The earnings season is almost complete. S&P reports that of the 446 S&P 500 companies that have reported, 65% beat estimates and 27% missed. As expected, the beat rate has diminished slightly throughout the season and the miss rate has gradually edged up to 27%. The miss rate has been rising steadily from 23.7% in Q3’12 to 24.8% in Q4’12 and 25.9% in Q1’13.
Q2 earnings are now seen at $26.43, in line with the $26.40 estimated at the end of June, and up $1.00 or 3.9% YoY, a deceleration from the 6.3% YoY growth rate recorded in Q1’13. Trailing EPS should thus come in at $99.35, up $1.00 or 1.6% from the previous quarter, a slight advance from the $96.82-98.69 range since March 2012, a period during which the S&P 500 Index rose 20.7%.
This is in contrast with the March 2009-March 2012 time span when equity prices doubled, pushed ahead by the strong tail wind of a doubling in operating earnings. The latest advance was purely a valuation increase toward the 1800 level, a level which the Rule of 20 has been qualifying as “fair value” since May 2012 (yellow line on chart). Notice how the Rule of 20 Value (P/E + inflation), the black line on the chart, has risen from 15.1 in May 2012 to its current 18.8, only 6% shy of the 20 fair value level.
During the next 6 months, investors will be confronted with the following:
- Trailing earnings have barely advanced during the last year and Q2 EPS only grew 3.9% YoY, thanks primarily to Financials. Ex-Financials, Moody’s calculates that Q2 earnings declined 1.3% YoY.
- Ex-Financials, the YoY gain in quarterly earnings has averaged 1.4% since Q2’12. It has averaged +0.3% during the first half of 2013, down from +1.5% for the whole of 2012.
- Revenues of non-Financials have grown 1.7% in Q2’13, up from +0.3% in Q1 but down from +2.1% for all of 2012.
- Such a context makes it pretty difficult to readily accept analysts projections for the next 6 months. In fact, analysts keep shaving their second half estimates. Estimates are $27.17, +13.2% YoY, for Q3 and $29.13, +25.8% YoY. Please, don’t bet your life savings on these numbers. Earnings pre-announcements continue to be primarily negative. Factset reports that of the 85 companies that have pre-announced Q3 results, 68 companies have reduced guidance.
- Moody’s says that revenue estimates for non-Financials are +3.5% for Q3 and +8.8% for Q4. This combination of expected accelerating revenue growth with rising operating margins makes the next 6 months highly prone to downward revisions.
All this in the context of a pretty sluggish economic background which keeps confounding most pundits, including the pundit in chief.
So, unless something resembling a magic wand helps boost earnings, equity investors will be navigating the present economic, financial and political cross-currents with no earnings tail wind while facing equity valuations that are only 6% shy of fair value.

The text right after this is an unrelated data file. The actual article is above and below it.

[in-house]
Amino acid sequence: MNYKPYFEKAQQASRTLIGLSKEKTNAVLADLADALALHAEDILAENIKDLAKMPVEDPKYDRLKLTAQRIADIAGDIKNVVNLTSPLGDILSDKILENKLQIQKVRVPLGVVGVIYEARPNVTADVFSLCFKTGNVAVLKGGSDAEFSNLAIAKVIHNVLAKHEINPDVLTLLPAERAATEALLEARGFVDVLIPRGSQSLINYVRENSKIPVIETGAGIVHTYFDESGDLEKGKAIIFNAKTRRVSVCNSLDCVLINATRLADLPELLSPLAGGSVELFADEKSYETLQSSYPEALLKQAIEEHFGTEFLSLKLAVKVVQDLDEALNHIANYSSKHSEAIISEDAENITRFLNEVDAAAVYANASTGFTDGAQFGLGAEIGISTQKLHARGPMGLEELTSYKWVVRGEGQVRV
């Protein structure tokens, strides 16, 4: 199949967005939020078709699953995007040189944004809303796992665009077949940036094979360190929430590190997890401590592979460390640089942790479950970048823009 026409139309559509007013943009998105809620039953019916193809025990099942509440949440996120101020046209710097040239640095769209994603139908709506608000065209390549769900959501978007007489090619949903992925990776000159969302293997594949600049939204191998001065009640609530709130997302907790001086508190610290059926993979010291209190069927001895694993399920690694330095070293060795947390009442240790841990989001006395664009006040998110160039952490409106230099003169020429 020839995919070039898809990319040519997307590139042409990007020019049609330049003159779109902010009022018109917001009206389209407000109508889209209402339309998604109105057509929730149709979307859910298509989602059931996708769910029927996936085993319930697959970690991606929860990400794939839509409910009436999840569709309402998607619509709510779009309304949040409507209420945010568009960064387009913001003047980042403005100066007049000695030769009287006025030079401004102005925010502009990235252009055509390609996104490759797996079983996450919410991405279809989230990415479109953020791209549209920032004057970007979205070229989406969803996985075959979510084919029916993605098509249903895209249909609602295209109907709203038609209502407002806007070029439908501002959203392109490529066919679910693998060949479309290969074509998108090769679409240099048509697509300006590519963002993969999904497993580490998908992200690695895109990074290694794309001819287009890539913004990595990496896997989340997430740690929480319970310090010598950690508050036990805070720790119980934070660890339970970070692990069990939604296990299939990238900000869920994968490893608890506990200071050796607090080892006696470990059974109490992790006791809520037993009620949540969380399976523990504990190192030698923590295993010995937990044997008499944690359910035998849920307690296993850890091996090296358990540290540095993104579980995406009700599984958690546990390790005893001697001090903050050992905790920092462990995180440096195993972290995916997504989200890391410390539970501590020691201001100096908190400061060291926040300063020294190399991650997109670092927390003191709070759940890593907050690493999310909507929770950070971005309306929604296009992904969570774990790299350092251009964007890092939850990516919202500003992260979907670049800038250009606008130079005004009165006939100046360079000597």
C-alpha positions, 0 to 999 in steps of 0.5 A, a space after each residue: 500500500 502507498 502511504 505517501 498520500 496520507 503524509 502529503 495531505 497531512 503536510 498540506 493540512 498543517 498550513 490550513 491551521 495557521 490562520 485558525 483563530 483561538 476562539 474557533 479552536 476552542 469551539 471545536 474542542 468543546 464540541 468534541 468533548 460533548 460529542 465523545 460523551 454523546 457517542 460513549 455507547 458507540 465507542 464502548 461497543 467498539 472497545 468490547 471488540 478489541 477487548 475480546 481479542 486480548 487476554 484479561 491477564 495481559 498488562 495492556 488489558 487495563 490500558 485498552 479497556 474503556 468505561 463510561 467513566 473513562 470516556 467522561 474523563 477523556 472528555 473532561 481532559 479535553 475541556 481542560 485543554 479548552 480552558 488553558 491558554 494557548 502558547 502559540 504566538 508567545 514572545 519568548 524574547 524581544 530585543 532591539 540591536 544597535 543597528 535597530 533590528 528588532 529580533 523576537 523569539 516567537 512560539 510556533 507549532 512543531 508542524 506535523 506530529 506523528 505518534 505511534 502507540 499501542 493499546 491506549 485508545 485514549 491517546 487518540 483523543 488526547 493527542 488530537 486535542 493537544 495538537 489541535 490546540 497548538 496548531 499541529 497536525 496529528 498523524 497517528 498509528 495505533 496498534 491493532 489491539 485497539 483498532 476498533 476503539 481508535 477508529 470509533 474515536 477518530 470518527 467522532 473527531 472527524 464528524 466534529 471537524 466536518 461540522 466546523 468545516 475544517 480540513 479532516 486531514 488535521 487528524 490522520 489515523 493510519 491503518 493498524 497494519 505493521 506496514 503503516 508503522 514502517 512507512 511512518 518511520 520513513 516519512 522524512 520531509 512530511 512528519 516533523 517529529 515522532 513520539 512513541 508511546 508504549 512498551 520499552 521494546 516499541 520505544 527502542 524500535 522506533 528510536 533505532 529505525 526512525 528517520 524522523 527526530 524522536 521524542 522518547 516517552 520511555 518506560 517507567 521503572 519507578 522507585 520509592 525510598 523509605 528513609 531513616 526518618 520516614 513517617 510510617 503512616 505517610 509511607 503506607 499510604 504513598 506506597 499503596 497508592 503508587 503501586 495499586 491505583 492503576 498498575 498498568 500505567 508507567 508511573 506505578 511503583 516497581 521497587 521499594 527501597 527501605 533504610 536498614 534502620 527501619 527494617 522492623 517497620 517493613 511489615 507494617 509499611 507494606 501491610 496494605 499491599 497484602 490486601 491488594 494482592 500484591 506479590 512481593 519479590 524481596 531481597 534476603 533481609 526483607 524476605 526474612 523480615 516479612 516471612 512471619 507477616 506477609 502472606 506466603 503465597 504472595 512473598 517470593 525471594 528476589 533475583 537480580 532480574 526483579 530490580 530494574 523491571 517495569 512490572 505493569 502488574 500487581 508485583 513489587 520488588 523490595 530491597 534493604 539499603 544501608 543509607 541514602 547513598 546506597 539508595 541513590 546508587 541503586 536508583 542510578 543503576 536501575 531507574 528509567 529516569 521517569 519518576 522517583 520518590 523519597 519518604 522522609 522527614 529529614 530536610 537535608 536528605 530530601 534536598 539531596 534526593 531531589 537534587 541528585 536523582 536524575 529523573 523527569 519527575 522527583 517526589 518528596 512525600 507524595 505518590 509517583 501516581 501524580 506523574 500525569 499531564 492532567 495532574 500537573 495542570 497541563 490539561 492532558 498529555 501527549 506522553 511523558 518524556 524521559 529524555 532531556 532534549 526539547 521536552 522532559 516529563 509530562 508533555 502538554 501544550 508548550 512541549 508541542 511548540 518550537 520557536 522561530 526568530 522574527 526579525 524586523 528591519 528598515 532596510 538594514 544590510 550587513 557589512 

This is the third time we get to this valuation wall since the bull market began in March 2009. Retreats were sudden and painful in spite of rising earnings and fairly stable inflation. As we approach the dangerous month of September, it seems appropriate to assess the gaps: A set back in the Rule of 20 P/E to 16, assuming stable inflation, would bring equities down some 15%. Technically, the 100 day m.a. is only 4% lower at 1625 but the 200 day m.a. is at 1545, 9% below.
What’s the upside against these risk measures?
Plus 6% to the Rule of 20 fair P/E of 20 (trailing P/E of 18.0 + 2.0% inflation). Beyond 1800, we get into the twilight zone where gurus of all sorts will no doubt find contextual or esoteric justifications for valuation levels which, while potentially lasting, inevitably lead to deep sorrows, unless, of course, key fundamentals such as earnings and inflation, start supporting higher prices again.
Can extremely low interest rates support higher valuations?
Equities are not priced based on short term interest rates which are what the Fed normally controls. Longer term rates, used as a discount factor for cash flows and generally competing with equities for investor favour, do impact equity valuation. To the extent that long term rates reflect inflation expectations, using inflation as a proxy for a discount factor is appropriate in as much as it eliminates fluctuations in real interest rates and provides a more stable valuation tool, free of investor mood swings.
This time around, it seems even more appropriate to use inflation rather than long term interest rates. In effect, Bernanke’s gambit was to bring long term rates low enough to force investors out of fixed income into equities. During the last year, Bernanke’s bet paid off as reflected by rising P/Es during QE3 while profits stalled.
But as the market has begun to prepare and adjust to an eventual tapering by the Fed, long term interest rates have been rising toward more “market-derived” levels, more in line with “normal” real rates levels.
How this normalization process will take place is unknown, even to Fed officials. It is thus better to continue to use inflation as a discount proxy if one wants to keep investing based on solid fundamentals rather than on artificially set rates, the unwinding process of which is more akin to dice throwing than to educated guessing.